Spotlight: Turkey takes tough stance against U.S. ahead of Tillerson's visit

Source: Xinhua| 2018-02-14 02:09:35|Editor: Liangyu
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ANKARA, Feb. 13 (Xinhua) -- Turkey hardened its discourse against the United States ahead of a crucial visit by the U.S. Secretary of State Rex Tillerson to Ankara, which aims to restore bilateral ties between the NATO allies that deteriorated over their diverging interests in Syria.

"It is very clear that those who say 'we will respond aggressively if you hit us' have never experienced an Ottoman slap," Turkish President Recep Tayyip Erdogan said on Tuesday, addressing to his lawmakers at the parliament.

"We declare that we will destroy every terrorist we have seen starting from the ones standing with their side. Then they will understand that it is better for them not to stand with the terrorists which they rub their backs on," the president said, referring to U.S. support to the Kurdish People's Protection Units (YPG) fighters in Syria.

In January, Turkey launched an operation in Afrin province of northern Syria dubbed "Operation Olive Branch" to sweep the YPG from its southern border.

Turkey would turn its attention to Manbij after Afrin, the Turkish government said, warning U.S. troops stationed there not to get in the way. But Washington said it has no plans to withdraw its soldiers from the town.

"You hit us, we will respond aggressively. We will defend ourselves," U.S. Lieutenant General Paul Funk said during a visit to Manbij.

Not only the U.S. generals showed muscles, but also a U.S. Department of Defense budget for 2019 included funds to train and equip local forces in Syria.

The Pentagon requested 300 million U.S. dollars for Syrian "train and equip activities" and 250 million dollars for border security requirements, a move which is against demands of Ankara to stop supporting and arming the local Kurdish militia.

President Erdogan said the Pentagon had allocated 550 million dollars to the YPG in 2019, with indication that it could increase up to 3 billion dollars.

A U.S. decision to continue financial support to the Syrian Kurdish YPG militia will affect Turkey's future decisions, Erdogan said.

"It will be better for them not to stand with the terrorists they support today. I am calling on the people of the United States, this money is coming out of the budget of the United States, it's coming out of people's pockets," he warned.

Turkish government will openly discuss these matters with Tillerson and "present all realities openly," Erdogan stated, stressing that the YPG poses threat to Turkey's national security across its border.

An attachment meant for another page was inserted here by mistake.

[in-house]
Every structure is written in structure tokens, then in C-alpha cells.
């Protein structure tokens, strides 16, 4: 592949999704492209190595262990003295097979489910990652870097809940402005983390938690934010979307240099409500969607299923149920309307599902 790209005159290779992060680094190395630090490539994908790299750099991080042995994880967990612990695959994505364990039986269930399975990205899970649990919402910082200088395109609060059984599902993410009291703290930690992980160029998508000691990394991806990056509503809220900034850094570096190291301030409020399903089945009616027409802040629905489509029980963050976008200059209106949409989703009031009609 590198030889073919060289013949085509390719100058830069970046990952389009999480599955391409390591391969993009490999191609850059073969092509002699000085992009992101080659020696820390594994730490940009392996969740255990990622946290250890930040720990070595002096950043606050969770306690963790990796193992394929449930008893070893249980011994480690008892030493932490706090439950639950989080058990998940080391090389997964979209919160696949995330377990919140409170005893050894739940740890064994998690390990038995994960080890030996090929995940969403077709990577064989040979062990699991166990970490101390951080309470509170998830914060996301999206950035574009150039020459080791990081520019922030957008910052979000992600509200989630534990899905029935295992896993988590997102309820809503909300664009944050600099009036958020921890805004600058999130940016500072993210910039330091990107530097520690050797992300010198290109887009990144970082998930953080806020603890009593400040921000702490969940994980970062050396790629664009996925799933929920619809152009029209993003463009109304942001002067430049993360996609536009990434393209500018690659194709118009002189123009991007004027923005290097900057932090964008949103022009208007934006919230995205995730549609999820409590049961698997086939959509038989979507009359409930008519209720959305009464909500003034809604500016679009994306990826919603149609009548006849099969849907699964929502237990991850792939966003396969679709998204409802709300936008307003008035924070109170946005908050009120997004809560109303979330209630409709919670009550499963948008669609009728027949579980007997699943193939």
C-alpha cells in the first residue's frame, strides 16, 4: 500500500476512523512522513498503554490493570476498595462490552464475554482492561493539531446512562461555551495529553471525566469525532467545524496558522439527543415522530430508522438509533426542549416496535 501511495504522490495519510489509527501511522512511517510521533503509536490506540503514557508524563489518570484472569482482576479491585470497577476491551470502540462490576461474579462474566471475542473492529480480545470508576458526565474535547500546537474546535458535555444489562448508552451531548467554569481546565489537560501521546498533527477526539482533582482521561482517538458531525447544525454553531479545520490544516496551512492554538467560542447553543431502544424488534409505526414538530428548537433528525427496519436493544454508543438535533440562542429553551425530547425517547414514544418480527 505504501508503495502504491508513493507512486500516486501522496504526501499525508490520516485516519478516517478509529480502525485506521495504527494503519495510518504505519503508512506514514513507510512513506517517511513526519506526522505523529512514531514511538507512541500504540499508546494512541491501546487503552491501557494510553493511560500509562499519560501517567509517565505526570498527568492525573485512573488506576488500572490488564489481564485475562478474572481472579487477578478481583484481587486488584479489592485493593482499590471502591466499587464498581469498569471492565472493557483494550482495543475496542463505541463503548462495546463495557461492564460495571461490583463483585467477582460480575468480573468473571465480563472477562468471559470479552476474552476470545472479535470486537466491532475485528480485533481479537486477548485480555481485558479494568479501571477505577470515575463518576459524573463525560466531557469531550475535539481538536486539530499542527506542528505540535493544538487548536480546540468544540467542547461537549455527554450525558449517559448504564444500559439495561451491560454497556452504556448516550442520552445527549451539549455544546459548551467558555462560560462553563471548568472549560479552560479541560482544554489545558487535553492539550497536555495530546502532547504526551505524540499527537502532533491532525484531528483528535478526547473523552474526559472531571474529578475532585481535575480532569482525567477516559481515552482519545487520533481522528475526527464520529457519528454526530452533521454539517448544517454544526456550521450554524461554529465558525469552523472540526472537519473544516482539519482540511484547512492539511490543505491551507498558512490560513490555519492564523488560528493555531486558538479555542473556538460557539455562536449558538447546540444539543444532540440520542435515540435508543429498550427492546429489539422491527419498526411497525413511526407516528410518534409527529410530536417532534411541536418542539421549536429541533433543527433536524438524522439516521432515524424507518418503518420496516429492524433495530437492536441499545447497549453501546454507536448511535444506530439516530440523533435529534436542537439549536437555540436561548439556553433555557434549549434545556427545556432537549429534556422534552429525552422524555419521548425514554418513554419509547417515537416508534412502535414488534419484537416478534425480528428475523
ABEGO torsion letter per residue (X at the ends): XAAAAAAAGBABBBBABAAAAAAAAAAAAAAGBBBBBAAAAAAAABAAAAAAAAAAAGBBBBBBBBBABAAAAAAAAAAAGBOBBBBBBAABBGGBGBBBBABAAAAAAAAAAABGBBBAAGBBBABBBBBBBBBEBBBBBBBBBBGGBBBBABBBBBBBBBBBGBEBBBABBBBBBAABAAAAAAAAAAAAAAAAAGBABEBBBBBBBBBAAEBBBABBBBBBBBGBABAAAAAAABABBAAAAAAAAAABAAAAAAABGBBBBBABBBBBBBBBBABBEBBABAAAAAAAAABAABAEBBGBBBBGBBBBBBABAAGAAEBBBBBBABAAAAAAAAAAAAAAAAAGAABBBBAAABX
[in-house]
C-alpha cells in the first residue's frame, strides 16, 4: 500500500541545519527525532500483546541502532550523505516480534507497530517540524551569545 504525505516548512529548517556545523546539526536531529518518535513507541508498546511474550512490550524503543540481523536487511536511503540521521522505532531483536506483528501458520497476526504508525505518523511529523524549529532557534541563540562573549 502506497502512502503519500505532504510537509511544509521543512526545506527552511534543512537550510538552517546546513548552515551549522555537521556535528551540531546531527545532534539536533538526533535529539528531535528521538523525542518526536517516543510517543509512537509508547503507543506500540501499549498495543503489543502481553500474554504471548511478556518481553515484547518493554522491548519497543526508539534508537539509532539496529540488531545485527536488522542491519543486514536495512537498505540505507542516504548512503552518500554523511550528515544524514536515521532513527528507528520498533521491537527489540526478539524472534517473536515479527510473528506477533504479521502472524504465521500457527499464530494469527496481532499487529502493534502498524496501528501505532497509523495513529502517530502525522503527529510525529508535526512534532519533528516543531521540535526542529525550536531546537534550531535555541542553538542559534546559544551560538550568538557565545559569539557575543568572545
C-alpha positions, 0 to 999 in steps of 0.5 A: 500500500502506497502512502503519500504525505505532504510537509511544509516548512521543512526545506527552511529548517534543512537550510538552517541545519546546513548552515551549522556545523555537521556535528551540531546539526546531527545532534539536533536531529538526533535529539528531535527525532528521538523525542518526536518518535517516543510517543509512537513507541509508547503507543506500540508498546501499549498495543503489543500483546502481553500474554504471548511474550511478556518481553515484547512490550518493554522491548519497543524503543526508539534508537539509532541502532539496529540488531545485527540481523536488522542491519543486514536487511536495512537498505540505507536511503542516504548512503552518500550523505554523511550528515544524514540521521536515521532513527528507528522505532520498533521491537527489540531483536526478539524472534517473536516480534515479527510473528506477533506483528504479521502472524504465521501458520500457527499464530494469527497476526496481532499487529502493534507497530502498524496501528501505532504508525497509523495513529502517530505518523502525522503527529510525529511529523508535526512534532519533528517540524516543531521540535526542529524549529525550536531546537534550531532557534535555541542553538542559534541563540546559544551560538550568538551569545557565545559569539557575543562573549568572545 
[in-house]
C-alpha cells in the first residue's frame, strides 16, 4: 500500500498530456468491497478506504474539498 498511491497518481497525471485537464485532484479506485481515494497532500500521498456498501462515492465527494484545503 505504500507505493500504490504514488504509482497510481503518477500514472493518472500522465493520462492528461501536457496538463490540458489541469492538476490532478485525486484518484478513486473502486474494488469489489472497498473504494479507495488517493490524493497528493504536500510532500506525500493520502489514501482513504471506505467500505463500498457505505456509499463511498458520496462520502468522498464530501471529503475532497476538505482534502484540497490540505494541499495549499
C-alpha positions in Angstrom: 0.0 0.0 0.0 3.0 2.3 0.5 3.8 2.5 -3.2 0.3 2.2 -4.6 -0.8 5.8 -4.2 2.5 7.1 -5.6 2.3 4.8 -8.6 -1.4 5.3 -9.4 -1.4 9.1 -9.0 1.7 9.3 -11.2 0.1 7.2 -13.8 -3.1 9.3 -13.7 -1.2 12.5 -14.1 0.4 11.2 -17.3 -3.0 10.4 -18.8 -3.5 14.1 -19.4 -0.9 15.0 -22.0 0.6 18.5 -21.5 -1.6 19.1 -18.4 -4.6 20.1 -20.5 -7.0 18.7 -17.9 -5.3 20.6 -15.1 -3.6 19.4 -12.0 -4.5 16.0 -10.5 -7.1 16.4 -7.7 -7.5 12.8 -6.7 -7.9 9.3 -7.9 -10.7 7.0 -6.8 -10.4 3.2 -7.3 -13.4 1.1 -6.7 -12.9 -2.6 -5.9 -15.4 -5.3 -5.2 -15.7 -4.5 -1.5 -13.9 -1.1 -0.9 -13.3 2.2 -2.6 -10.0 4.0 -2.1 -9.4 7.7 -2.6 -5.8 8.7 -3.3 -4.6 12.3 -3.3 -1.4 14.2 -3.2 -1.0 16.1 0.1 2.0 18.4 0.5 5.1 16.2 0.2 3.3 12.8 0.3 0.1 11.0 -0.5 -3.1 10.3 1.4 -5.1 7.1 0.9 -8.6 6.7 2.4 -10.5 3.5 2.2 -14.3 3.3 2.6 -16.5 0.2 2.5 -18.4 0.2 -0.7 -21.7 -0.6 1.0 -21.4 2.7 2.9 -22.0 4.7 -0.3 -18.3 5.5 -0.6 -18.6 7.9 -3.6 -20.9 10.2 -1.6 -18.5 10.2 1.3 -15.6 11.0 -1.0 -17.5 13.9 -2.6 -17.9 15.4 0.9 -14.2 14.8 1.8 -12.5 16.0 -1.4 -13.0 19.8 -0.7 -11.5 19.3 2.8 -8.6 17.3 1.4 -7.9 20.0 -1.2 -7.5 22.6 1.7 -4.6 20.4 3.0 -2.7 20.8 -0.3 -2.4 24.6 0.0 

Ankara and Washington have long been at odds over their starkly diverging interests in Syria, but the increasing support of the latter to Syrian Kurdish militia, which the U.S. sees as the local partner not only for struggle against the Islamic State(IS) group, but also for its long term plans in the war-torn country, has pushed relations between two NATO allies to breaking point.

Last month, the U.S. announced that they will train and establish a border security army with the local fighters, Syrian Democratic Forces, mainly dominated by YPG. Ankara has been enraged by the statement as the Turkish government sees the YPG group as a terrorist organization and an extension of the outlawed Kurdistan Workers' Party.

"We will discuss these issues during Tillerson's visit, and our ties are at a very critical stage," Foreign Minister Mevlut Cavusoglu said on Monday. "Either we will fix our ties, or they will completely be broken."

On Tuesday, Cavusoglu reiterated that Turkey has lost its confidence to its NATO ally and asked for three demands to be met if Washington wants to mend fences with Ankara. He blamed inconsistency between actions of the State Department and the Pentagon.

The United States should stop giving arms to the YPG and should collect the given weapons, and the YPG fighters should retreat from the west of Euphrates River, he said.

As for the third condition, the foreign minister wanted Washington to take legal steps against Fetullah Gulen, a U.S. based Islamic cleric accused by the Turkish government of masterminding a failed coup attempt in July 15, 2016.

U.S. President Donald Trump's national security advisor, H.R. McMaster met with Turkish Presidential Spokesperson Ibrahim Kalin on Sunday in a bid to ease bilateral tensions. As part of U.S. attempt to mend fences with Turkey, Secretary of State Tillerson will meet Turkish leadership in Ankara on Feb. 15-16.

Washington has proposed Ankara a safe zone in the west of Euphrates to be established by Turkey, but asked them not to enter the Afrin city center, Abdulkadir Selvi, a columnist of daily Hurriyet, wrote on Tuesday.

The United States, for its part, will evacuate Afrin city from the YPG, and the proposal also includes establishing a city council with local groups in Afrin, as they did in Manbij town, Selvi said.

But Ankara sees the U.S. proposal as a move to protect the YPG and to prevent Turkey's military operation in Afrin, he said.

"The U.S. needs to come up with persuasive proposals on Afrin and Manbij to be taken seriously by Ankara," Selvi said, referring to key meetings of Tillerson in Ankara this week.